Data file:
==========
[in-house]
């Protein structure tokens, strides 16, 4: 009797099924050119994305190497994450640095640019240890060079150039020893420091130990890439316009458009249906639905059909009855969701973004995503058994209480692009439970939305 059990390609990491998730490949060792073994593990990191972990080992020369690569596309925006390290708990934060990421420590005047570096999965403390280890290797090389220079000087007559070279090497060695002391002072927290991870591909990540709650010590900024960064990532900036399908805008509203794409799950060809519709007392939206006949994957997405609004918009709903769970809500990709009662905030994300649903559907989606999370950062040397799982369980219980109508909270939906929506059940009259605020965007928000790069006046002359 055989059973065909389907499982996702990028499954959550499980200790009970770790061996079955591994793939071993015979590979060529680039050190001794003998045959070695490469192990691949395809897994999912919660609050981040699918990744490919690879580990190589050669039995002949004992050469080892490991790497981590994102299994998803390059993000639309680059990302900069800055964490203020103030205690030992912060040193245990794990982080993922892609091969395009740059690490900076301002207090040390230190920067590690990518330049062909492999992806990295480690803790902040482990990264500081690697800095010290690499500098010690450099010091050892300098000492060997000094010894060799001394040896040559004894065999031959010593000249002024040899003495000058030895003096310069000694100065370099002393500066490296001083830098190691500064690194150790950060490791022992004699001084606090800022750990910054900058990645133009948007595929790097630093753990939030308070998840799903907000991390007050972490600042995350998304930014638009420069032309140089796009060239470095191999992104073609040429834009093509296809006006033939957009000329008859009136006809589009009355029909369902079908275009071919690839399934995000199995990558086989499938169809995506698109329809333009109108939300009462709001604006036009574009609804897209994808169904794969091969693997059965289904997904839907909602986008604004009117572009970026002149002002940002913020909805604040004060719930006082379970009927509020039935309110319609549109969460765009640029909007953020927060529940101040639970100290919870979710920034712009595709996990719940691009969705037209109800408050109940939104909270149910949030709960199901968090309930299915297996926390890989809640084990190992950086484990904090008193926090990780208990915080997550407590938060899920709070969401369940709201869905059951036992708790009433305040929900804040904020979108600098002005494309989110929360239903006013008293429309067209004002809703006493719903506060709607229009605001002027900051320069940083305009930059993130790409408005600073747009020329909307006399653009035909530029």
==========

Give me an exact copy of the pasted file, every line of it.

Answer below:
[in-house]
């Protein structure tokens, strides 16, 4: 009797099924050119994305190497994450640095640019240890060079150039020893420091130990890439316009458009249906639905059909009855969701973004995503058994209480692009439970939305 059990390609990491998730490949060792073994593990990191972990080992020369690569596309925006390290708990934060990421420590005047570096999965403390280890290797090389220079000087007559070279090497060695002391002072927290991870591909990540709650010590900024960064990532900036399908805008509203794409799950060809519709007392939206006949994957997405609004918009709903769970809500990709009662905030994300649903559907989606999370950062040397799982369980219980109508909270939906929506059940009259605020965007928000790069006046002359 055989059973065909389907499982996702990028499954959550499980200790009970770790061996079955591994793939071993015979590979060529680039050190001794003998045959070695490469192990691949395809897994999912919660609050981040699918990744490919690879580990190589050669039995002949004992050469080892490991790497981590994102299994998803390059993000639309680059990302900069800055964490203020103030205690030992912060040193245990794990982080993922892609091969395009740059690490900076301002207090040390230190920067590690990518330049062909492999992806990295480690803790902040482990990264500081690697800095010290690499500098010690450099010091050892300098000492060997000094010894060799001394040896040559004894065999031959010593000249002024040899003495000058030895003096310069000694100065370099002393500066490296001083830098190691500064690194150790950060490791022992004699001084606090800022750990910054900058990645133009948007595929790097630093753990939030308070998840799903907000991390007050972490600042995350998304930014638009420069032309140089796009060239470095191999992104073609040429834009093509296809006006033939957009000329008859009136006809589009009355029909369902079908275009071919690839399934995000199995990558086989499938169809995506698109329809333009109108939300009462709001604006036009574009609804897209994808169904794969091969693997059965289904997904839907909602986008604004009117572009970026002149002002940002913020909805604040004060719930006082379970009927509020039935309110319609549109969460765009640029909007953020927060529940101040639970100290919870979710920034712009595709996990719940691009969705037209109800408050109940939104909270149910949030709960199901968090309930299915297996926390890989809640084990190992950086484990904090008193926090990780208990915080997550407590938060899920709070969401369940709201869905059951036992708790009433305040929900804040904020979108600098002005494309989110929360239903006013008293429309067209004002809703006493719903506060709607229009605001002027900051320069940083305009930059993130790409408005600073747009020329909307006399653009035909530029």